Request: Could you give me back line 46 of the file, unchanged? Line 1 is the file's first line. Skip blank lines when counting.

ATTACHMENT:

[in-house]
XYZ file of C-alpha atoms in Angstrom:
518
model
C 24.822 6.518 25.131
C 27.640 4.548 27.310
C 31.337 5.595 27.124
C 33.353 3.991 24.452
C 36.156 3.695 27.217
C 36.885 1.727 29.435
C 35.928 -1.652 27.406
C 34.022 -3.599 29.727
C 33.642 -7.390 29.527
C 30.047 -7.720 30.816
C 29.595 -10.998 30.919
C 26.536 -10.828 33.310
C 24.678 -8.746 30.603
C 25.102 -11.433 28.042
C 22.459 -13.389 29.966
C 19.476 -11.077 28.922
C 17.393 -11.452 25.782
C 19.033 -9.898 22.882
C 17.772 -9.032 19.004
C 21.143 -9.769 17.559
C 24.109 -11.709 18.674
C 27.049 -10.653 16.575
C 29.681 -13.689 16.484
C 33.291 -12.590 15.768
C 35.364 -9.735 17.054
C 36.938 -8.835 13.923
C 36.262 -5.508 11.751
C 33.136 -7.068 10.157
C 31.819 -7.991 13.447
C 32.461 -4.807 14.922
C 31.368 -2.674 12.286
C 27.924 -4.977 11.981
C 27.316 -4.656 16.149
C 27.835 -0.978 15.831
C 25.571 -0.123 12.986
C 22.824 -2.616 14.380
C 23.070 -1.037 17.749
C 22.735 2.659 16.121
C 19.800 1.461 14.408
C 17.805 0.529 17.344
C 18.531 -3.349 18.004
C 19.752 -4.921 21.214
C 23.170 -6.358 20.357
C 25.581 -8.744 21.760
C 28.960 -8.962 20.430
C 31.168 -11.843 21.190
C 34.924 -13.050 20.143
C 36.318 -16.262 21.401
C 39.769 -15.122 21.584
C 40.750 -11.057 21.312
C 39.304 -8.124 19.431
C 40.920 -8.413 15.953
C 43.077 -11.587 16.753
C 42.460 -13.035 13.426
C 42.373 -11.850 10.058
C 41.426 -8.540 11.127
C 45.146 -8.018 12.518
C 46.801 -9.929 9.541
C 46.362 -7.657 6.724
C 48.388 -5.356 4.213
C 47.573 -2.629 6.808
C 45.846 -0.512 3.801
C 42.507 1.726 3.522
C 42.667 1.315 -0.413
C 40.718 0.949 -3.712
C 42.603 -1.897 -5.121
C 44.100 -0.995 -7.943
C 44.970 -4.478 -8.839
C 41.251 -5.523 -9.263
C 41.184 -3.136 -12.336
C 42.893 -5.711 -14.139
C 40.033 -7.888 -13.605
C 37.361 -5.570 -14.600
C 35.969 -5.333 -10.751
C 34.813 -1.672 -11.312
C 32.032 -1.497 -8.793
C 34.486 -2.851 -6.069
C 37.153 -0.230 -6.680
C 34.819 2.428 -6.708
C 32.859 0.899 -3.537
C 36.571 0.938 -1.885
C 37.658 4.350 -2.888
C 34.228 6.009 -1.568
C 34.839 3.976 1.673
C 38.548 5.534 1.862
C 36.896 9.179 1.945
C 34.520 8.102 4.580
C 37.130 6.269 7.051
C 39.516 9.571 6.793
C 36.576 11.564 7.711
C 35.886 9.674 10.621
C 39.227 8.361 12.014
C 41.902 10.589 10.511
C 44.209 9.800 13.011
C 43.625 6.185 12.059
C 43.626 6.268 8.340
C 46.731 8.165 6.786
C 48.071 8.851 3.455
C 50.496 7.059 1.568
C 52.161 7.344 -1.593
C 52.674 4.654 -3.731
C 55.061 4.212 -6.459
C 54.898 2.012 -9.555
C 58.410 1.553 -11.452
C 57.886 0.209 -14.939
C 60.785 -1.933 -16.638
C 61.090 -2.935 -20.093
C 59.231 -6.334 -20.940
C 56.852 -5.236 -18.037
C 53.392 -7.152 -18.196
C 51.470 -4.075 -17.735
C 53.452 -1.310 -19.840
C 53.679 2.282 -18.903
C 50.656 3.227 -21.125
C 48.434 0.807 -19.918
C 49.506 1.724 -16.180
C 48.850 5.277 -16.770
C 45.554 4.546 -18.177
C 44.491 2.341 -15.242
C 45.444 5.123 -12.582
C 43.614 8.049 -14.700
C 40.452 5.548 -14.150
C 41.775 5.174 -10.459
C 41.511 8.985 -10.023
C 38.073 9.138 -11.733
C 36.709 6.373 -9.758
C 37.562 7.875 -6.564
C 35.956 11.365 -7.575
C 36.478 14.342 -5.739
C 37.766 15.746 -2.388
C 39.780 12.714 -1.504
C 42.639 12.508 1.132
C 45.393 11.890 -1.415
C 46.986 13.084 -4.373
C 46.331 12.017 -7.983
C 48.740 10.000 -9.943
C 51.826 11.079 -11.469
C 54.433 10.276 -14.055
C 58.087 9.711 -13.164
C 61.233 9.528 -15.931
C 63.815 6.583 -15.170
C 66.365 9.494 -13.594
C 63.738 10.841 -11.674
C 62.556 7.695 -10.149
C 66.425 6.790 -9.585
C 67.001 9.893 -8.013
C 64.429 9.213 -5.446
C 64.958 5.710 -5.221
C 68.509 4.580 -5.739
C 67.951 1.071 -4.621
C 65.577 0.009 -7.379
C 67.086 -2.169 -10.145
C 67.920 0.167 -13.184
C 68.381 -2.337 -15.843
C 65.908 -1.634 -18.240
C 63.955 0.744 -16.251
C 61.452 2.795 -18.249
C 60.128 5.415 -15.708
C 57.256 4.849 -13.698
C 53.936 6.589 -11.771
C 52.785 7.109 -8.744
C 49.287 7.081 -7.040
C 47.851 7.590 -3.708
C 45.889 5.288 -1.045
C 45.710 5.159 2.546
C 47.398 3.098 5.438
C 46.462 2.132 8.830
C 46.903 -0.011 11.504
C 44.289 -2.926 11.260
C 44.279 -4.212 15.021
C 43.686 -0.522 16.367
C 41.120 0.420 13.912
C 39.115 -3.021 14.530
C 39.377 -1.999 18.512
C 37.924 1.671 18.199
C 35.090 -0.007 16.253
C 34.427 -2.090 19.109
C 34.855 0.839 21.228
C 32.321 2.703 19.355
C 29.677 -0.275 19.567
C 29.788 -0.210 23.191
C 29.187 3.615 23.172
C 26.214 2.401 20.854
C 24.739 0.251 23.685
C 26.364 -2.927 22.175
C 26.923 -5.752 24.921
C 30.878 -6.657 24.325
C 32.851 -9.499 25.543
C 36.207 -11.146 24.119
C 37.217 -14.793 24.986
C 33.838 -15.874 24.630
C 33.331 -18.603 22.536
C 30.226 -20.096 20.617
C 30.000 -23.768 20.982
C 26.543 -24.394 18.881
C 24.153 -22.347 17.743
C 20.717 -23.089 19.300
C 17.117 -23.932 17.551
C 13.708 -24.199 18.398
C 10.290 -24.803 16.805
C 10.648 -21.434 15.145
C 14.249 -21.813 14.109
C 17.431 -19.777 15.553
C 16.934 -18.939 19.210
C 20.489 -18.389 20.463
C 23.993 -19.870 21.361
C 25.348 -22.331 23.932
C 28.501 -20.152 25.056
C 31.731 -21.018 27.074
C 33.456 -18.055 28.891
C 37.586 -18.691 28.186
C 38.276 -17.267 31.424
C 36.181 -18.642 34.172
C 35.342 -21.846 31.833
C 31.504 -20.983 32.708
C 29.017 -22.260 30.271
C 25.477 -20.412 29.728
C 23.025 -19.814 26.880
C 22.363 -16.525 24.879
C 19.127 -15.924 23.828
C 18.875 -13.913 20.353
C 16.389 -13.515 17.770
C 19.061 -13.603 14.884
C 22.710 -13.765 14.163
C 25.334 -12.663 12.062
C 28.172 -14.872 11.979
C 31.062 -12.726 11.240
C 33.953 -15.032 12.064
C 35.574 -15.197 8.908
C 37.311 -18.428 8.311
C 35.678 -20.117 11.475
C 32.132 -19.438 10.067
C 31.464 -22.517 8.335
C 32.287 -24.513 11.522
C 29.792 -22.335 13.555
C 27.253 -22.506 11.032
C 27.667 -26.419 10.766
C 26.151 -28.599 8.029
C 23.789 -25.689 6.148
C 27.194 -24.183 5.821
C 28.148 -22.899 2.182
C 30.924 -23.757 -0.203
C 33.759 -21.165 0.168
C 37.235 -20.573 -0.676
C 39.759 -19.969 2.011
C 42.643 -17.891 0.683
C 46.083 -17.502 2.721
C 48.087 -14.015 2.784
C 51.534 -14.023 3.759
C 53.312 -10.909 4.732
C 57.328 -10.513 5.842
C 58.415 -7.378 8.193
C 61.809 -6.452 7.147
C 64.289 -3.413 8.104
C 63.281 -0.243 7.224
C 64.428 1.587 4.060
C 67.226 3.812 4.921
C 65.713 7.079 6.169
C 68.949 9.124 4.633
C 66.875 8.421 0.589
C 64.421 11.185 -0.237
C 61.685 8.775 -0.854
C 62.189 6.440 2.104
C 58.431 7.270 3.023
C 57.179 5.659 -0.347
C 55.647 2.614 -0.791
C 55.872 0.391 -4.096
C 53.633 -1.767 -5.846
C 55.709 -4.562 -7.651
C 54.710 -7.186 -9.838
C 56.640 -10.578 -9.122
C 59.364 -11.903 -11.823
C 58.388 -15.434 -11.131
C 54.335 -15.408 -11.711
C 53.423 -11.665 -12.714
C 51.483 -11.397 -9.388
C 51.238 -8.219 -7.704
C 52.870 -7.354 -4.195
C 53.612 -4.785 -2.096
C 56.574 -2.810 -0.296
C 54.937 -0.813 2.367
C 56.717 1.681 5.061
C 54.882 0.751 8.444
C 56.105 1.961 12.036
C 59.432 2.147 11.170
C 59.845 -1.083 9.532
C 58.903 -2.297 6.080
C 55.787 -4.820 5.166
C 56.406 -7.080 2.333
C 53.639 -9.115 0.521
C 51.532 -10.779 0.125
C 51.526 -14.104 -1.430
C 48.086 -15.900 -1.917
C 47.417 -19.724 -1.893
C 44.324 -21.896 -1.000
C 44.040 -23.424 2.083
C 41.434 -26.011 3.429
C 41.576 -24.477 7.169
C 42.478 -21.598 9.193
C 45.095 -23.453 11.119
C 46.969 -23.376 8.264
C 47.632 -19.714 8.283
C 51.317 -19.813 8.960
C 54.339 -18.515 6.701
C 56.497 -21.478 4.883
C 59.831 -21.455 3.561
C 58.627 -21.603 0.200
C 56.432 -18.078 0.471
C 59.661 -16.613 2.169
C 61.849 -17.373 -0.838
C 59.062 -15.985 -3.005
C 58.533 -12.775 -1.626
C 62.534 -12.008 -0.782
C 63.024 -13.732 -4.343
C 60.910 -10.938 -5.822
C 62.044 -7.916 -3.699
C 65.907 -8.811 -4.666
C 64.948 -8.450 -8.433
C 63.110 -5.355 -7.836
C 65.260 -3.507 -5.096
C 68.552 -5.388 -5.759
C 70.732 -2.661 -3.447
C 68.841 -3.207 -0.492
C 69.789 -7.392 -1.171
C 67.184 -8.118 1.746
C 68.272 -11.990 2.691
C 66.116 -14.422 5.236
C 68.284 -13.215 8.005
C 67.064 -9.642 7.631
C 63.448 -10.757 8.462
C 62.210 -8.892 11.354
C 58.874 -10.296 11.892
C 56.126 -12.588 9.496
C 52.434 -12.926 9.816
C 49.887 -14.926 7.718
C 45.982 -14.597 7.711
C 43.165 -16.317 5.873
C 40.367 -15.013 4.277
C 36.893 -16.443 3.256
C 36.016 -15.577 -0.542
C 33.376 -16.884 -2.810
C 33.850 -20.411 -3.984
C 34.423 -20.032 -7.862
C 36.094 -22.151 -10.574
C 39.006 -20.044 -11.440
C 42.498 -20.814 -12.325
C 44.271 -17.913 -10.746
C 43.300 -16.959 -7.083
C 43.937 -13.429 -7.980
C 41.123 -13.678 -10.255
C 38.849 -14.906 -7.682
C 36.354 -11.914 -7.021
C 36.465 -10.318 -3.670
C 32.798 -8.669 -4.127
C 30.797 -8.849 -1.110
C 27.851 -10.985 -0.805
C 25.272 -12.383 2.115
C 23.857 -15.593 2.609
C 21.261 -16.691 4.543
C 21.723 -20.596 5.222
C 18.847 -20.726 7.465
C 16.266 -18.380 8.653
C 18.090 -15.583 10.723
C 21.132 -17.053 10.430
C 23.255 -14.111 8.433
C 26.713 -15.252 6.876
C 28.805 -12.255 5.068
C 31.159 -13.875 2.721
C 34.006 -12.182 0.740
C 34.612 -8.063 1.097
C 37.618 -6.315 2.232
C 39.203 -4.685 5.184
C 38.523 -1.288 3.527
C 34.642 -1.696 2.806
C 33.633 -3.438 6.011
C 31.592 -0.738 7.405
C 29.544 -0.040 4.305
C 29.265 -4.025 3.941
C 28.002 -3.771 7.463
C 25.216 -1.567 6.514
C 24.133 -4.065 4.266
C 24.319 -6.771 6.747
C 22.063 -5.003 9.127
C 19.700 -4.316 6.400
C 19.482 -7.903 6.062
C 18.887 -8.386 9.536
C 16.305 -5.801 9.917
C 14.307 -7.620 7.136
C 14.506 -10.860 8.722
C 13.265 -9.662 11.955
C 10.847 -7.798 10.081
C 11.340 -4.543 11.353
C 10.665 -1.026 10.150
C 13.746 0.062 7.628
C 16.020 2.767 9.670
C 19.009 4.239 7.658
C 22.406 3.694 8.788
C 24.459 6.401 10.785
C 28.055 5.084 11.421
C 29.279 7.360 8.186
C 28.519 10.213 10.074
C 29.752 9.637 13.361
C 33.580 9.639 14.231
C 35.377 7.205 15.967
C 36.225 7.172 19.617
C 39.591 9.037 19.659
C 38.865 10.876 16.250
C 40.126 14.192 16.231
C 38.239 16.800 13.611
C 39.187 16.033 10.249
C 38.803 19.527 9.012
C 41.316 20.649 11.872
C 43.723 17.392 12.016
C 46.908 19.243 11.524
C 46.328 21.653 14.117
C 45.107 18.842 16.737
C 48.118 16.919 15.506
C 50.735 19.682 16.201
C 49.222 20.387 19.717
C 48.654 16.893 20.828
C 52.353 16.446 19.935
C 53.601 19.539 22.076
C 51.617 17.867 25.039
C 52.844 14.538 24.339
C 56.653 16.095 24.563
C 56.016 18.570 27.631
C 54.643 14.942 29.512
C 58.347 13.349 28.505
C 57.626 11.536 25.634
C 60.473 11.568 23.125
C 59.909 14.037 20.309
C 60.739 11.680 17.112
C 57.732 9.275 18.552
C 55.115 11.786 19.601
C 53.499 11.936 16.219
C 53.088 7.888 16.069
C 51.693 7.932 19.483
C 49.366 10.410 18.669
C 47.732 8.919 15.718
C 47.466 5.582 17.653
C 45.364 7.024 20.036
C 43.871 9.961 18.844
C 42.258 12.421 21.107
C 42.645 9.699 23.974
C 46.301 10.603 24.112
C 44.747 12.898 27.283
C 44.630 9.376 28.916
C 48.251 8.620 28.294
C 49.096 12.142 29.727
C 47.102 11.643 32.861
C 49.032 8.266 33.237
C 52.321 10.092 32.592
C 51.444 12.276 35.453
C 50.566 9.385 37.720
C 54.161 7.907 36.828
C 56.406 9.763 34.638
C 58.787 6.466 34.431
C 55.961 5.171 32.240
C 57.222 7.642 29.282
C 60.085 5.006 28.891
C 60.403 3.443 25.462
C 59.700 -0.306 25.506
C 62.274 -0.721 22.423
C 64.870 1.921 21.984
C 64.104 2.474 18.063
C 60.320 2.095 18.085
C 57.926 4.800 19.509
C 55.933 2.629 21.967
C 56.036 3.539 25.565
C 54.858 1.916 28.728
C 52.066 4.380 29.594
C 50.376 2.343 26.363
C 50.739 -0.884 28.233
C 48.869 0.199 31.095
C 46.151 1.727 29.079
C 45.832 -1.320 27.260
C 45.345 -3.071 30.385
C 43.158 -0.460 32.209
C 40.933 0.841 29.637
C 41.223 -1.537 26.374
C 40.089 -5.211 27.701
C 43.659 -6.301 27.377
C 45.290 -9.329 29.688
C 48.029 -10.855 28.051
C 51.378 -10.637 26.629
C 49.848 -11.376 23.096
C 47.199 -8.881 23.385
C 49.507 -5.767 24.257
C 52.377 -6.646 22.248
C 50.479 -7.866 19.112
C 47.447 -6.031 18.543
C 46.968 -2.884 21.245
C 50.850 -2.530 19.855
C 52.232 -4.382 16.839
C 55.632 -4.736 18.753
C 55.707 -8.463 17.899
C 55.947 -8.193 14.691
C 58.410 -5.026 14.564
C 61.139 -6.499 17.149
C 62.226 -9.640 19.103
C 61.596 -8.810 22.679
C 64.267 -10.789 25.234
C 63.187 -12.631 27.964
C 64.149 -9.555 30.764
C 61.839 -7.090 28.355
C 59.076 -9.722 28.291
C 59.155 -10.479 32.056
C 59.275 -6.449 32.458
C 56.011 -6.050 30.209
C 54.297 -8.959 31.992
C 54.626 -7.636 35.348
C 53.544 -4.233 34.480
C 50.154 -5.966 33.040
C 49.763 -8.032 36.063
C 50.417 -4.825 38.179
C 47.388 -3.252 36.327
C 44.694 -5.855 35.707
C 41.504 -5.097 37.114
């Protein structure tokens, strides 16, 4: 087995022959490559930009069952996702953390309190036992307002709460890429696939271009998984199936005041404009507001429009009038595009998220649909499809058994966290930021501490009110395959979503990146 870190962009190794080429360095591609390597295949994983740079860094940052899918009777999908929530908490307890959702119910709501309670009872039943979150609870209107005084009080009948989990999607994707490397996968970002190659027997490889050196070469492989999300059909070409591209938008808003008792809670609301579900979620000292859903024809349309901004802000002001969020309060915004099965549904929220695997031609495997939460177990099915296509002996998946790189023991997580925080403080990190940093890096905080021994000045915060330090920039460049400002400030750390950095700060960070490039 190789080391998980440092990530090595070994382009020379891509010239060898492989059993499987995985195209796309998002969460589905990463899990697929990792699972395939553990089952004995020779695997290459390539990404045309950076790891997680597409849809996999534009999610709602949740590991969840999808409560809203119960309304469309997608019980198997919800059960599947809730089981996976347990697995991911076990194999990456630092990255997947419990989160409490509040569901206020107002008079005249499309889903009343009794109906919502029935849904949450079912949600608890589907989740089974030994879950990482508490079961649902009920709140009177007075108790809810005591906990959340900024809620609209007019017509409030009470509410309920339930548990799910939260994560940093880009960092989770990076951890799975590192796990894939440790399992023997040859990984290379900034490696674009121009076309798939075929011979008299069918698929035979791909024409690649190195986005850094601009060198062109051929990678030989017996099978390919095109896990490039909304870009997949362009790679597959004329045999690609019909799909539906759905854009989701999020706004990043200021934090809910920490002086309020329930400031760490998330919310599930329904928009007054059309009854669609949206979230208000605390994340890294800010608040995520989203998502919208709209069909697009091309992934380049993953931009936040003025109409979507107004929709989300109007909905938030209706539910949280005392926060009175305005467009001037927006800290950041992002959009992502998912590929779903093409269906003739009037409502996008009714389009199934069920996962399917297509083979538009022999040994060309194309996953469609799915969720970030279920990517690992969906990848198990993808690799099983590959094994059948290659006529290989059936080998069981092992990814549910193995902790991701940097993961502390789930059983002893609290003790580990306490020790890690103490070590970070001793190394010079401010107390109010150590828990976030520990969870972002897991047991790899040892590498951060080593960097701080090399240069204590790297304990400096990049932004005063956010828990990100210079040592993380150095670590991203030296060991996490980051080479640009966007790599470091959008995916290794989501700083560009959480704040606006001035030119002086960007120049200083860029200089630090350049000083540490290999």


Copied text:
C 19.752 -4.921 21.214